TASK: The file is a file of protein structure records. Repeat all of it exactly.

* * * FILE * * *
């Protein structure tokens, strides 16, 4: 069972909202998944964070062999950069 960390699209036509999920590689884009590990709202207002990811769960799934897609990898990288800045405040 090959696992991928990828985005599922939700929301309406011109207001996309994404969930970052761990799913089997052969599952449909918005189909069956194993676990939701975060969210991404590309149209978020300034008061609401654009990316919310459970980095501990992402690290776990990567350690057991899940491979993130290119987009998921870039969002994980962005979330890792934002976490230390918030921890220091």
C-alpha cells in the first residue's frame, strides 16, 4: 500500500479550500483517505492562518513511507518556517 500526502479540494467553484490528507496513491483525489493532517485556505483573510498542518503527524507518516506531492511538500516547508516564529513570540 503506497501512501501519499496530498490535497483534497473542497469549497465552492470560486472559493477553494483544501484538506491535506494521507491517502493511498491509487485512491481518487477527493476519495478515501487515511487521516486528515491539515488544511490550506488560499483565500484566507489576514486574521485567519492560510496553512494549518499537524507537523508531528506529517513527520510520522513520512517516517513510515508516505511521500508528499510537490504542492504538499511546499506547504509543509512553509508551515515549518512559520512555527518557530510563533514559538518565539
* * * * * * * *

């Protein structure tokens, strides 16, 4: 069972909202998944964070062999950069 960390699209036509999920590689884009590990709202207002990811769960799934897609990898990288800045405040 090959696992991928990828985005599922939700929301309406011109207001996309994404969930970052761990799913089997052969599952449909918005189909069956194993676990939701975060969210991404590309149209978020300034008061609401654009990316919310459970980095501990992402690290776990990567350690057991899940491979993130290119987009998921870039969002994980962005979330890792934002976490230390918030921890220091």
C-alpha cells in the first residue's frame, strides 16, 4: 500500500479550500483517505492562518513511507518556517 500526502479540494467553484490528507496513491483525489493532517485556505483573510498542518503527524507518516506531492511538500516547508516564529513570540 503506497501512501501519499496530498490535497483534497473542497469549497465552492470560486472559493477553494483544501484538506491535506494521507491517502493511498491509487485512491481518487477527493476519495478515501487515511487521516486528515491539515488544511490550506488560499483565500484566507489576514486574521485567519492560510496553512494549518499537524507537523508531528506529517513527520510520522513520512517516517513510515508516505511521500508528499510537490504542492504538499511546499506547504509543509512553509508551515515549518512559520512555527518557530510563533514559538518565539